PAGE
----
The Shakespeare Conference: SHK 24.0053  Thursday, 7 February 2013


From:        Donald Bloom <This email address is being protected from spambots. You need JavaScript enabled to view it.>

Date:         February 7, 2013 10:02:58 AM EST

Subject:     Re: SHAKSPER: Pale Fire


I confess that when I first read the much-maligned jargon-piece, I was rather repelled. It seemed to me hopelessly pompous, pretentious and postured. But when it generated a bit of heat, pro and con, I went back to it so that I might possibly add my own wise, or at least reliable, comments on it. I discovered that there were no concepts that I couldn’t work out the meaning of, and that I could, with some effort, figure out what the author was getting at. And when I tried to translate the ideas into more common English, I found that it was difficult to use fewer words, and that the words used were as Latinate (or Hellenistic) as those eschewed, merely of more ancient coinage.


This, I decided, is the problem with all jargons, the specialized languages of sub-cultures – cops, physicians, English professors, football coaches, ballet dancers, whatever. The jargon words have both a positive and a negative result: they include and they exclude. They provide greater precision of meaning to those who, belonging to the group, know immediately what is meant. They also provide a kind of clubbiness that all of us enjoy (except, perhaps, for a few true misanthropes).


This clubbiness is the problem for outsiders, though. What makes an insider feel warm and accepted makes an outsider feel rejected, inferior and unimportant. The club members, including ourselves, simply don’t care about the excluded when we are relaxing in the club. The outsiders don’t know what we’ve gone through to earn this badge, this MD, this PhD, the dangers we’ve faced, or the time we’ve spent reading and memorizing, or the hours doing plies in front of a mirror when our legs ached and our feet were blistered.


In academics, jargon exists mainly to provide specificity; it is a technical language that your readers will immediately understand and thus will move quickly to your point. It is useful – to the insiders. The problem is that fashions change, new clubs arrive, new jargons supplant old ones. Structuralism pushes New Criticism aside, only to be supplanted by Deconstruction, which in turn is overthrown by New Historicism. You either join the club and learn the new lingo, or find yourself marginalized. And you are annoyed when the articles in your favorite journals are written in an unfamiliar vocabulary that requires hard work to understand. This is work which you don’t want to do, and it insults you that you should be expected to do it with all your learning and experience.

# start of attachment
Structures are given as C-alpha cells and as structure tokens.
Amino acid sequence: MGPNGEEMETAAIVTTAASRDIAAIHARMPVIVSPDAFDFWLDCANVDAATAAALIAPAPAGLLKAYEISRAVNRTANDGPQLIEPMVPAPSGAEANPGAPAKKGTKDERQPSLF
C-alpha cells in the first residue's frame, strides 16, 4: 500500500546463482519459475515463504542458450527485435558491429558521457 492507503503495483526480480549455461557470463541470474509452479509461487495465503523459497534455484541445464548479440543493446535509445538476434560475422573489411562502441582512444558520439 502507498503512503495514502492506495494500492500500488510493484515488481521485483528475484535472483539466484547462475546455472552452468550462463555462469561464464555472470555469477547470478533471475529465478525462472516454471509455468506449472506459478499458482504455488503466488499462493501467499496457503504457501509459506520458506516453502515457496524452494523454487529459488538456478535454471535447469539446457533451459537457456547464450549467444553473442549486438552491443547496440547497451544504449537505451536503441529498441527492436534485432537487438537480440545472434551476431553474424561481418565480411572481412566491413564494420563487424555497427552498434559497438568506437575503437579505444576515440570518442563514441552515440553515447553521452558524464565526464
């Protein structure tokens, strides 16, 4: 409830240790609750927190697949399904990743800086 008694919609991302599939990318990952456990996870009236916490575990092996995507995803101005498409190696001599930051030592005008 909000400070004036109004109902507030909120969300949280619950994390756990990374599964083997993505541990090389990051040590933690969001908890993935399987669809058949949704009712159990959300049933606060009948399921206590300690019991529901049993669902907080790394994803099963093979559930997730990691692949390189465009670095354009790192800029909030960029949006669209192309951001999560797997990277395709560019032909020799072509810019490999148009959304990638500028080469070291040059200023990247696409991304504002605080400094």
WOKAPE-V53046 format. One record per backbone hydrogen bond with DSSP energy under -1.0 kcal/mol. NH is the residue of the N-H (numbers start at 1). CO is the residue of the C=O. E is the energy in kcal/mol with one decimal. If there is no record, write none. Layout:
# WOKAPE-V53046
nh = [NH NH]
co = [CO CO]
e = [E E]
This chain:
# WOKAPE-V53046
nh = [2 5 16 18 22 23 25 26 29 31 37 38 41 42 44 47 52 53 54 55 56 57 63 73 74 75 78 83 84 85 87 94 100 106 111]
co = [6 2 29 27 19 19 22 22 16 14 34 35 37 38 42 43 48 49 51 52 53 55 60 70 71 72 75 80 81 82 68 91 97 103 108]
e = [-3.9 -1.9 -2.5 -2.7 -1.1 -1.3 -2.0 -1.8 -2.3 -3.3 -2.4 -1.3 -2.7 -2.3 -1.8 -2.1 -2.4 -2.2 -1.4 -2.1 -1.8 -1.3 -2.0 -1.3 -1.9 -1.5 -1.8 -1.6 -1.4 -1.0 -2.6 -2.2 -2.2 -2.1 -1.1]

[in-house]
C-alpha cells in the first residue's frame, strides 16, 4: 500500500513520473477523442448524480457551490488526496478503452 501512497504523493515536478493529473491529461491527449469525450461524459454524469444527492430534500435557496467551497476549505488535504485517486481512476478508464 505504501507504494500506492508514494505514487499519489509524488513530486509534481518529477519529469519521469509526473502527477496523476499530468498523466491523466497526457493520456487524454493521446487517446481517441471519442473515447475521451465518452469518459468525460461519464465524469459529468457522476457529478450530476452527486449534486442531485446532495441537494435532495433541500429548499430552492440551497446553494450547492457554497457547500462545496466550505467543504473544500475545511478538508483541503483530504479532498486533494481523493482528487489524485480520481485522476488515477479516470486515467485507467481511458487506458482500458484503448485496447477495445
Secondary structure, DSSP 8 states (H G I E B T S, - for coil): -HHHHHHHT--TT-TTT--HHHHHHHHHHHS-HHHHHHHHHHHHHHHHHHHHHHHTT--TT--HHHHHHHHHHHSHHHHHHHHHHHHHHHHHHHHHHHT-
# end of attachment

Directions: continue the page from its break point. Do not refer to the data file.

Of course, jargon is also useful to be exactly what I said before – pompous, pretentious and postured – to show off like a child in a crowd of adults, and to build your self-worth by damaging that of others. That certainly is worthy of scorn. But we need to understand (as well as we can) just how it functions in a particular case. Is it being used technically? Or childishly? Or maliciously?


In the case in question, I think we can eliminate the last of the three. Nor do I see strong evidence of the second. I conclude (tentatively) that it is merely an effort at technical precision, and the only question is whether it is done well or badly. Some voted Yea, some Nay. Personally, I didn’t like it, but I don’t (evidently) belong to that club so wot the hell, archie, wot the hell.


Apologies for so long a post. Got away from me a bit.





P.S. Cheers also for the information from OSS (ominous acronym) that the most searched word is “love.” Speaking on behalf of all the hopeless romantics, rank sentimentalists, and cockeyed optimists out there (the few, the proud), I find that encouraging, hopeful, perhaps reassuring, when so much effort is put into digging out and pushing to the front everything rank, confusing, insane and hateful in the Works.


[Editor’s Note: No more of Pale Fire thread. –Hardy]


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